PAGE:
The Firebird is a fierce folk tale, with a brilliant ballerina role at its heart. At first, Ekaterina Kondaurova makes a fashion plate Firebird, her eyelashes black underneath and crimson on top. She dances with growing command and at her best when driving the villain's minions to dance. Every gesture is imperious and grand: of course they obey. Andri Emrakov is a confident Ivan Tsarevich, taking a world of monsters and enchanted princesses in his stride.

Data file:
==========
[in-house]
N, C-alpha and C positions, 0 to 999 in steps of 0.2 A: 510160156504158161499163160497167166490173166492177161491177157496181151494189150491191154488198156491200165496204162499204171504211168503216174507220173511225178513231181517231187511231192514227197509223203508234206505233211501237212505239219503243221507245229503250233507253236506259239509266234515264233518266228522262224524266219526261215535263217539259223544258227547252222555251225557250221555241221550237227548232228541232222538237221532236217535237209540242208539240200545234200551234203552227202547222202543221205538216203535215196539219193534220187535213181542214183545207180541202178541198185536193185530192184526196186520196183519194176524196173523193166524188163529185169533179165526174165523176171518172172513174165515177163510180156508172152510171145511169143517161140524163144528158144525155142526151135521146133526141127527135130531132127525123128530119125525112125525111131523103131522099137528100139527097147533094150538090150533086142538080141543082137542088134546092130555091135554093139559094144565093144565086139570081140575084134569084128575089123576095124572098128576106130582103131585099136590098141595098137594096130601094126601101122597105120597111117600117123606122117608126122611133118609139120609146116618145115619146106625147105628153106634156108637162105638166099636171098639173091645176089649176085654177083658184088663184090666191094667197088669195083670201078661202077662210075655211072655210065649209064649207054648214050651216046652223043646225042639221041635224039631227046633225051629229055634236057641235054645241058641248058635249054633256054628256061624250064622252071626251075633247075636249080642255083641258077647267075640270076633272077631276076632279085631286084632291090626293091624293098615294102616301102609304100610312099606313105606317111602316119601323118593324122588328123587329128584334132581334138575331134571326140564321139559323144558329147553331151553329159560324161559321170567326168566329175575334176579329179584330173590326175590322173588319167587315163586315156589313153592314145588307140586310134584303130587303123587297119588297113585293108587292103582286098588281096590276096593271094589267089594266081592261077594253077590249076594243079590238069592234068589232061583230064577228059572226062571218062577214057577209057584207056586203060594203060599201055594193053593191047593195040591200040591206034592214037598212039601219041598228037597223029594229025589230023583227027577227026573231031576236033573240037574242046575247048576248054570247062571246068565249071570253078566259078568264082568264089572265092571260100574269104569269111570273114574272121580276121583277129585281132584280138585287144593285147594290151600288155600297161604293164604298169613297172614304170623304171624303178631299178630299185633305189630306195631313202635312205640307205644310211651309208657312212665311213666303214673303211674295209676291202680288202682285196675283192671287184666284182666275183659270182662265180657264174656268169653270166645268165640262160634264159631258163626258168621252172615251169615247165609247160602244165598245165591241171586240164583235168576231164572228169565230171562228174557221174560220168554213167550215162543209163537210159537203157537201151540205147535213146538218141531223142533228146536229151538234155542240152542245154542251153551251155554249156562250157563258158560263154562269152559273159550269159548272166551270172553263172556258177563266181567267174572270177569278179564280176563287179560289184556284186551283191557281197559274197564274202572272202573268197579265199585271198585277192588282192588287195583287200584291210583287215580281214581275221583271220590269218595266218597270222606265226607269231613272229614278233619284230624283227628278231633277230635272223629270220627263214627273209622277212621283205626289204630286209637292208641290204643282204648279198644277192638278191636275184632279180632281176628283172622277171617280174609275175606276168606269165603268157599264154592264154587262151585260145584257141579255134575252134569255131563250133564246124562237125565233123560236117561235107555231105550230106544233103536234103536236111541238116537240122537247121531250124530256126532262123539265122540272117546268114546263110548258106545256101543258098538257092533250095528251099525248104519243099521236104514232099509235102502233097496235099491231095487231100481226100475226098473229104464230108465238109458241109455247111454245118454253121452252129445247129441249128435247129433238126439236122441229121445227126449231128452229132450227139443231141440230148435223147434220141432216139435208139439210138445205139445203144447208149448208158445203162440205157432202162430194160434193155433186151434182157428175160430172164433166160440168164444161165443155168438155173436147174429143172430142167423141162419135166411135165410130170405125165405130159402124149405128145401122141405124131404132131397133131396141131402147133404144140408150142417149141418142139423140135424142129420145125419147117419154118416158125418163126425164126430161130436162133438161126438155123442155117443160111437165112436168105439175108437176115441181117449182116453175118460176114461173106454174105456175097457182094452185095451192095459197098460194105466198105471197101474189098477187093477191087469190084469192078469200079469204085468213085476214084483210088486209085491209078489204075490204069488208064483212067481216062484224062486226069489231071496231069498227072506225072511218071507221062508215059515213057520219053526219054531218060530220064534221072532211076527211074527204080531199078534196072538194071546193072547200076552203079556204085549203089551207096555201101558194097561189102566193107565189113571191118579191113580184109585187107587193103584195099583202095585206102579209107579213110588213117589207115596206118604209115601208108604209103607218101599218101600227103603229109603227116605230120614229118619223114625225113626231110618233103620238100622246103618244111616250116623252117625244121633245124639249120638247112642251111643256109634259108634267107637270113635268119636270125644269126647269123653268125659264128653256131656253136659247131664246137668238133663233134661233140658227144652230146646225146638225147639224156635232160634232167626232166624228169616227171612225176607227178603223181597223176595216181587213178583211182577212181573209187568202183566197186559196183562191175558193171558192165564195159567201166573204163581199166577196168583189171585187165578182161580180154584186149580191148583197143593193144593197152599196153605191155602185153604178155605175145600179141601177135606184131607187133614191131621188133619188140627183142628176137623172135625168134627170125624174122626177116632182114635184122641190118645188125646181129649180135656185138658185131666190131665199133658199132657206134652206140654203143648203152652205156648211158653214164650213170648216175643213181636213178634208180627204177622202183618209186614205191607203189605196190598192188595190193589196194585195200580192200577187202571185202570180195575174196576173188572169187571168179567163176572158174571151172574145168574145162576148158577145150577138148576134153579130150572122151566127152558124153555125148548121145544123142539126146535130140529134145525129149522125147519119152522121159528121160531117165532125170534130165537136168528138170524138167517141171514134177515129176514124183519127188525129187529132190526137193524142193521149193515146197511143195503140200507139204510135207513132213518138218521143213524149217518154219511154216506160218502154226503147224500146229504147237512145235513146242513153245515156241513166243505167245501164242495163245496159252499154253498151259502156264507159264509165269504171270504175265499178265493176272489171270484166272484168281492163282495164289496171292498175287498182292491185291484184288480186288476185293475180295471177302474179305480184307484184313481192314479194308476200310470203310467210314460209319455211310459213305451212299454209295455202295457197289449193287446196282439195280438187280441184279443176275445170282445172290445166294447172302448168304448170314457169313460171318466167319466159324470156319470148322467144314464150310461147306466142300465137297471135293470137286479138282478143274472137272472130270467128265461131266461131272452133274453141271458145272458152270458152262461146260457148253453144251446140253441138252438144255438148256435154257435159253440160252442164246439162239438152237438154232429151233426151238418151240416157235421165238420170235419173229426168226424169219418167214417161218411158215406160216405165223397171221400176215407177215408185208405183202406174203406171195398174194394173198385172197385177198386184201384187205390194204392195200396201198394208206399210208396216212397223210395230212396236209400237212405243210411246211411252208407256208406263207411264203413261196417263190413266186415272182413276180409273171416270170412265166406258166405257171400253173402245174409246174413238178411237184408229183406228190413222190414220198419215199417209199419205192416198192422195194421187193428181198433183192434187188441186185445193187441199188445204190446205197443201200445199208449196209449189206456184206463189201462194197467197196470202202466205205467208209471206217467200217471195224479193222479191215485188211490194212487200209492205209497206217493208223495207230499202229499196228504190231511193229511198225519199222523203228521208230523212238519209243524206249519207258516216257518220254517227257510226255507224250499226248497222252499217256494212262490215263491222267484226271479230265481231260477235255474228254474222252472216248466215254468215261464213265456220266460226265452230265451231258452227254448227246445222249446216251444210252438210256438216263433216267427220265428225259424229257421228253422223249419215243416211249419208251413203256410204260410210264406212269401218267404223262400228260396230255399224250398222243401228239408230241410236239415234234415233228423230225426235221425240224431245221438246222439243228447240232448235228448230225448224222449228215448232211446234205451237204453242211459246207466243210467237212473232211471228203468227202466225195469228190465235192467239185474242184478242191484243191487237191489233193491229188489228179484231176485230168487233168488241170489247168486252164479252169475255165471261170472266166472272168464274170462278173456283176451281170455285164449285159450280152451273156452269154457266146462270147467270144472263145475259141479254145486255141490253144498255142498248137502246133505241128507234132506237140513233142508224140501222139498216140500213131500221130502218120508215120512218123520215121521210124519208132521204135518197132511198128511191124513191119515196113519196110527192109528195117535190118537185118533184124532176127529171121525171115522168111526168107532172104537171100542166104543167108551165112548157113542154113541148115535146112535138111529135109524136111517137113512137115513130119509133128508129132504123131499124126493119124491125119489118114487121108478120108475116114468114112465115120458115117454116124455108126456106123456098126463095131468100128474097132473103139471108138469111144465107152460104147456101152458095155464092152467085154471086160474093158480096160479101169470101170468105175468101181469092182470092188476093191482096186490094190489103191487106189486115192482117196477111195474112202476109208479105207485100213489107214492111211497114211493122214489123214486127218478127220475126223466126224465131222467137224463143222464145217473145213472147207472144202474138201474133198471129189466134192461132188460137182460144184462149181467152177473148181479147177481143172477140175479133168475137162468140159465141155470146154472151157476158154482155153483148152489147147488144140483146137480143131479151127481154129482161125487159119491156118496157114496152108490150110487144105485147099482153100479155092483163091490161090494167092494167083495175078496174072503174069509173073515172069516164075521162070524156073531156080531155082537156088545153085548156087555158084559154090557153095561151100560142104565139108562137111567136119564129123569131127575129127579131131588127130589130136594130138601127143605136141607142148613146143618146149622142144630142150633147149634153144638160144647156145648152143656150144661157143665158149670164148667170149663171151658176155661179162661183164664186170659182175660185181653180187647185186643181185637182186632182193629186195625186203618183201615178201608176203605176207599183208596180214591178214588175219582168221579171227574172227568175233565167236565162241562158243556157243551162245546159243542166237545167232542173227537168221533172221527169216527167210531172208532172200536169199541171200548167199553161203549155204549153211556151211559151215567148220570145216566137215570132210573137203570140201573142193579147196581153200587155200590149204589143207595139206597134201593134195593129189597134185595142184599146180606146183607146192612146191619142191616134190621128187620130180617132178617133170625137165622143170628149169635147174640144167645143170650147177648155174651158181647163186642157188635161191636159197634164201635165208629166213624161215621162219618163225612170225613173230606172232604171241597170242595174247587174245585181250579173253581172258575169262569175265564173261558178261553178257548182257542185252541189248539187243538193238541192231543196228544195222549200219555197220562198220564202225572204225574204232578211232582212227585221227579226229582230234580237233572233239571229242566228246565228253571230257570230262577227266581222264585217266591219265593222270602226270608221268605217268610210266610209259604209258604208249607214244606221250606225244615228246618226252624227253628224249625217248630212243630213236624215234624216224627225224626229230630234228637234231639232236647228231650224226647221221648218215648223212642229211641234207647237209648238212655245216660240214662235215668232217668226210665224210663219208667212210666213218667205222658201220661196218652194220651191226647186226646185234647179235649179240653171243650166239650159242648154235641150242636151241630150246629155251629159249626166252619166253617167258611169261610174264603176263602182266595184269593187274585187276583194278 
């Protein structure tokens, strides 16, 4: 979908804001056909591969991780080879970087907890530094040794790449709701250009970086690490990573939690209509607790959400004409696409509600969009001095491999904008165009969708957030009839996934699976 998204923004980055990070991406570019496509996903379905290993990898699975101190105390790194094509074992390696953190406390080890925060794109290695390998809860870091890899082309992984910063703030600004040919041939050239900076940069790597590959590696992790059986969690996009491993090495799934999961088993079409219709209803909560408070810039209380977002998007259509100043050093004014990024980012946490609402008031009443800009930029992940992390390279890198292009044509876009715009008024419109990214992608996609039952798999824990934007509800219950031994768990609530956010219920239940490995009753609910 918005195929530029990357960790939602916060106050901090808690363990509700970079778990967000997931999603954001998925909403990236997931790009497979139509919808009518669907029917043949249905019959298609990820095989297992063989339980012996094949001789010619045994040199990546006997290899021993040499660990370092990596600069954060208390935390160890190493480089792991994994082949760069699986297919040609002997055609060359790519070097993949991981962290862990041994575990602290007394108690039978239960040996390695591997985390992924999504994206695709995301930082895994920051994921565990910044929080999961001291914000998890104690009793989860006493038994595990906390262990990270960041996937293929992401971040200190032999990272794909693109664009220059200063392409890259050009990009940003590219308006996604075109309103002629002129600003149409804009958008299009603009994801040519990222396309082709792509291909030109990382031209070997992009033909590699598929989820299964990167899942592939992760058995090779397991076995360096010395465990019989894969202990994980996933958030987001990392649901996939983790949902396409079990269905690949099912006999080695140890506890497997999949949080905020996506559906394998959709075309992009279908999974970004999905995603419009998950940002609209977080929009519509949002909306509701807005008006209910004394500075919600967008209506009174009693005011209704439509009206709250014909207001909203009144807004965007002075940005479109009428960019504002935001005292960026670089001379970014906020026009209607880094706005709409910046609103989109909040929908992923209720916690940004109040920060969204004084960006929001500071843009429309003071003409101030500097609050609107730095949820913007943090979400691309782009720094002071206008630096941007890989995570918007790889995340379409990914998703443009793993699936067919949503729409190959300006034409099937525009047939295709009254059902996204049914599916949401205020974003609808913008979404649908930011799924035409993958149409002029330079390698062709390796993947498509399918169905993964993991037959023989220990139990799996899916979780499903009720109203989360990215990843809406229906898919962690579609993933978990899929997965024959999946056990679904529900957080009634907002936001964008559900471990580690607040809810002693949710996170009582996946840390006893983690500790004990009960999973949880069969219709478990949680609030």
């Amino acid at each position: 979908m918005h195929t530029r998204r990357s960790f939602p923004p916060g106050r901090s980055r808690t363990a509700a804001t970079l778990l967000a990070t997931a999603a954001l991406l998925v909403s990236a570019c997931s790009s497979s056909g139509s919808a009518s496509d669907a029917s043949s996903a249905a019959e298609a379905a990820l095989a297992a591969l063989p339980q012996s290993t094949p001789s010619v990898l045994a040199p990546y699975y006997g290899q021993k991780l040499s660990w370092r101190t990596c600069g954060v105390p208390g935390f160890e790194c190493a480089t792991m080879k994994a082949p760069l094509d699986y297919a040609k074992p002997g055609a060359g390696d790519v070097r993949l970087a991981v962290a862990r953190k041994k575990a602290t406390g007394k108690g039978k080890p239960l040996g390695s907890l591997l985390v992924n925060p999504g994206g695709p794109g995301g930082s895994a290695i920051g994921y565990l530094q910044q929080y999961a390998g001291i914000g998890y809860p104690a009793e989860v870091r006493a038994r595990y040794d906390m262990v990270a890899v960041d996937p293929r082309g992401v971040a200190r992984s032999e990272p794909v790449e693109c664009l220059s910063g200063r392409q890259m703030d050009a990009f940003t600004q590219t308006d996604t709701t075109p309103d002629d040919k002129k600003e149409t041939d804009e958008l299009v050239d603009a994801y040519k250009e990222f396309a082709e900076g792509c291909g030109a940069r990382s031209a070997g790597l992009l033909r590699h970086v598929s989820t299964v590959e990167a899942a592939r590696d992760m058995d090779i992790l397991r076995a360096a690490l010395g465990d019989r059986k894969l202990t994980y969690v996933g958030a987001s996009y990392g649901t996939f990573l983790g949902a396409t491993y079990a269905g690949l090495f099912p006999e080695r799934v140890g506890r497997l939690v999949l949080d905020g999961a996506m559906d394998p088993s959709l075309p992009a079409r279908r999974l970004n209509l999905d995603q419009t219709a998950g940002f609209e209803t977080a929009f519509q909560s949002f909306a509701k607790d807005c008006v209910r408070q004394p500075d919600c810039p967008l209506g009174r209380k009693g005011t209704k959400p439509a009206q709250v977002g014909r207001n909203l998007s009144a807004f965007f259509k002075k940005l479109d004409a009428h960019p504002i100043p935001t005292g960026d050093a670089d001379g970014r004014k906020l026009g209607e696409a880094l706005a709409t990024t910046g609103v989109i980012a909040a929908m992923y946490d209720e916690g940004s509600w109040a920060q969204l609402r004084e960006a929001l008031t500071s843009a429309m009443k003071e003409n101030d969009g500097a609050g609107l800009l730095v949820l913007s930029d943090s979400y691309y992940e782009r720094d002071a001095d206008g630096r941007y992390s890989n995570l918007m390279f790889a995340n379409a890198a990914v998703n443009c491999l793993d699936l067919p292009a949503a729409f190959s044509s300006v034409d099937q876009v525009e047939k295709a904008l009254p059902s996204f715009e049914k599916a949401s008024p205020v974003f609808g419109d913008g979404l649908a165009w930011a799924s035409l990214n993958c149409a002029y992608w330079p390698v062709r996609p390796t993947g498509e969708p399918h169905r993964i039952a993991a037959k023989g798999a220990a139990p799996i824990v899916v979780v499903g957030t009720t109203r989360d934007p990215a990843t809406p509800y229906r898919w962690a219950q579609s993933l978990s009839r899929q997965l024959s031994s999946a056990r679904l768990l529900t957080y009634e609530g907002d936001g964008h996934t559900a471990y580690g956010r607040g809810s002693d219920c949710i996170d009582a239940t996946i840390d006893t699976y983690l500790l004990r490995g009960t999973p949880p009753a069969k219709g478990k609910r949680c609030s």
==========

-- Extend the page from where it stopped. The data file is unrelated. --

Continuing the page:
Diana Vishneva and Igor Zelensky are completely compelling as Zobeide and the Golden Slave. Initially, the silky, mannered eroticism of their dancing appears exaggerated to the point of narcissism. Yet they're portraying two beautiful creatures, reared in captivity for decoration and sex. Zobeide only knows how to move like a concubine, the Slave like a show animal (at 42, Zelensky dances like a man 10 years his junior). When a glimmer of spontaneous emotion breaks through their love duet, the effect is peculiarly touching.